Wednesday, October 27, 2010

The Confidence Factor

The Confidence Factor:

It has been written somewhere that the only single thing we can control as anglers on the river is ourselves: our timing, our approach, reading the water, presentation, etc. We cannot control the weather, the water, the wind, or the natural cycles of nature. We must instead learn to work with nature and fish in harmony. Once one progresses to a point where his or her presentation is decent, and can use whatever technique one chooses to cast and present the fly at the proper speed and depth, then the next step, I would argue is to fish with confidence.

This may be the most difficult barrier to get past in many ways. Firstly, we are thinking creatures. When something goes right or wrong, we tend to want to look to something outside ourselves for an explanation, often where there is none. We speculate on fly color and construction, the weather, sun, moon, rain cycles, barometer, what we had for dinner last night, and what brand of beer our buddy likes. Thinking and analysis is a good thing; it leads to discovery and learning. However, at some point along the way, our speculation causes us to begin a process, or turn down a cognitive road that is a dead end.

For an object example, let us take fly choice. In the world of trout, the fly has a huge part to play in the overall game. Trout eating bugs want to eat certain bugs, and when dining at the all-you-can-eat BBQ shack, Mr. Brookie does not want a plate of spinach. In the world of Atlantic Salmon and Steelhead fishing, the fish do not feed, or rarely feed, and why they take our flies is a mystery, and the subject of hundreds of speculative books and articles.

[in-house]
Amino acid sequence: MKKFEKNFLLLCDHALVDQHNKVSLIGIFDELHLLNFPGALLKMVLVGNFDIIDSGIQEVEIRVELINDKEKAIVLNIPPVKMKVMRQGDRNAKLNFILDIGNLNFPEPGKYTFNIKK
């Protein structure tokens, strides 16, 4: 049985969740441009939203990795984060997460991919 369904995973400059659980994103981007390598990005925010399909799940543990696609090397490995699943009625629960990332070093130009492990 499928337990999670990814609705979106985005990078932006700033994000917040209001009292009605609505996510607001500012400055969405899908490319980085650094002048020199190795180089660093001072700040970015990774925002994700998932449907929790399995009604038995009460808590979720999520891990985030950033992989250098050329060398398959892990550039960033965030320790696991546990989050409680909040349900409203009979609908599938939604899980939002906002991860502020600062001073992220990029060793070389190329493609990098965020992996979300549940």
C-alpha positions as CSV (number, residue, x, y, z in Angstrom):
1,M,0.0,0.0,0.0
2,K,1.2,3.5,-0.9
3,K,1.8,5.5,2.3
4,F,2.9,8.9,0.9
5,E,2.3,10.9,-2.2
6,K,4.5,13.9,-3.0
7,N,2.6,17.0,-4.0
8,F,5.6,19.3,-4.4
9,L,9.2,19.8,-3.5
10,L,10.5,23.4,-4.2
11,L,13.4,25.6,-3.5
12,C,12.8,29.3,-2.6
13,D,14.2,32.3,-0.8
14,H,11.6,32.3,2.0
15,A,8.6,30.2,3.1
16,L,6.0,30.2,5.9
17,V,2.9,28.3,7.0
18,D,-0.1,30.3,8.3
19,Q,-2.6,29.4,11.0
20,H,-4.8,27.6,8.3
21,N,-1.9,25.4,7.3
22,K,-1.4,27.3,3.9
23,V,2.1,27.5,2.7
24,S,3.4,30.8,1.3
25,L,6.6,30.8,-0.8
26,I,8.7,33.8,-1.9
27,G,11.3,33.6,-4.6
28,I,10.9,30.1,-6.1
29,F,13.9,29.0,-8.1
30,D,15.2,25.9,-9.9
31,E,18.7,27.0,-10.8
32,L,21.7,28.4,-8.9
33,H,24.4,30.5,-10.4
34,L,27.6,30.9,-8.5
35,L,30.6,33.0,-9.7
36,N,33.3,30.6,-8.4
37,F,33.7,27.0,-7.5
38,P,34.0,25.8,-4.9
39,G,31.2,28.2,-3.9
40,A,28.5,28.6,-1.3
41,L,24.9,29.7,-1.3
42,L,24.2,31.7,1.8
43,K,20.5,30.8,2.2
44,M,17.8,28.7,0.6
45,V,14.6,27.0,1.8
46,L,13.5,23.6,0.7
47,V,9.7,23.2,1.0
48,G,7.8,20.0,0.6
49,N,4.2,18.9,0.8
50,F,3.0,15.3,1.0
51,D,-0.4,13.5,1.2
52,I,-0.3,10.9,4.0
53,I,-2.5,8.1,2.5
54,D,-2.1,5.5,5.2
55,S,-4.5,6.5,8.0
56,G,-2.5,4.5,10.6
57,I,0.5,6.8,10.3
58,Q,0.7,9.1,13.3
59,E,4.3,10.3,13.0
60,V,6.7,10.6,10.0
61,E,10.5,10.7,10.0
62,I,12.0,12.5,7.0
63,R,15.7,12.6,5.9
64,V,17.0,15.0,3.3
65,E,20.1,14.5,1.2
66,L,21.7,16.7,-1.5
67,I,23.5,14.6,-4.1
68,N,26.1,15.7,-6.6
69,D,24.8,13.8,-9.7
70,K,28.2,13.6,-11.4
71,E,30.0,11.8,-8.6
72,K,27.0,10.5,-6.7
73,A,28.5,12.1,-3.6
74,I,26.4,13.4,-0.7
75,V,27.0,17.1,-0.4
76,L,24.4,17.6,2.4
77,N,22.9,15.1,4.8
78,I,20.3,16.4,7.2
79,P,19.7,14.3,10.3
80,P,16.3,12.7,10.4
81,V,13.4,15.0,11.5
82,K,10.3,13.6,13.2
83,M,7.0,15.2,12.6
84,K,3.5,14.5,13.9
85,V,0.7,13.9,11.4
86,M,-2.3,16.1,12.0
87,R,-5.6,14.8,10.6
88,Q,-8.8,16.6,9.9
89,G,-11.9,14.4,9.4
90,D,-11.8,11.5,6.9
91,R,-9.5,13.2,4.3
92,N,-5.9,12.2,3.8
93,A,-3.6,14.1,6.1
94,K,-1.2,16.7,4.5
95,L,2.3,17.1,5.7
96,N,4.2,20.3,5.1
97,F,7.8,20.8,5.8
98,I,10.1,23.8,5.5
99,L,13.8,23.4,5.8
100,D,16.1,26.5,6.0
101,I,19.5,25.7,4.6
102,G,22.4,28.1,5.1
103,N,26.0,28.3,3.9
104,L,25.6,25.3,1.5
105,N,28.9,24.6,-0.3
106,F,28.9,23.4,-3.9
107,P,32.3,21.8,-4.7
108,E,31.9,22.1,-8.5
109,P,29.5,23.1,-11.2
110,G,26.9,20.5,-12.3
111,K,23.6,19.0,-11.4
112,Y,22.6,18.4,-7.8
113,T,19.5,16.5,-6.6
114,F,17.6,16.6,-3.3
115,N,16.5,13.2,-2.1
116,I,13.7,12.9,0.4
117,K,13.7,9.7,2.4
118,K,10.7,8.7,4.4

So, what fly to choose? Lets see… Dark day-dark fly, bright day-bright fly, blue under a full moon, yellow under a quarter moon, orange during a bright day, and green when you drank too much scotch the night before and peed in your waders. Small fly, big fly, fly with movement, most popular fly, favorite fly, etc. As hard as it is to grasp, the fish are far less choosy as to what fly is on the end of our leader than we are. Popular patterns such as the green butt skunk in the PNW, or the egg-sucking leech in the Midwest work because they are good patterns, but also, and here is the catch, they account for more fish hooked than other patterns because they are tied onto our leaders and in the water more than other patterns. Is the blue charm the best salmon pattern of all time? It certainly racked up the most kills in the fly category on many rivers in Scotland. Or, was it because although it undoubtedly is a good fly, somebody made his fame with it, and then, everyone started using it? What about the red and white daredevil spoon? It may have fallen out of favor lately, but for a long time, if you wanted to fish for pike, you had better have a good selection of these lures in your tackle box. Anglers used them, and caught fish. Then the newest plastic thing came along and they used it and caught fish too. See?

The fly in your box will not catch a fish. The one on the end of your leader will. Both Dec Hogan and John Shewey performed an experiment in which they changed their fly pattern every time they hooked a steelhead until they had gone through their whole fly box. Result…. All the flies hooked fish. Hmmmm… Perhaps it was that they fished with confidence instead of fiddling and fussing. Perhaps because they had confidence in the fly they had in the water, accordingly they fished better and more thoroughly?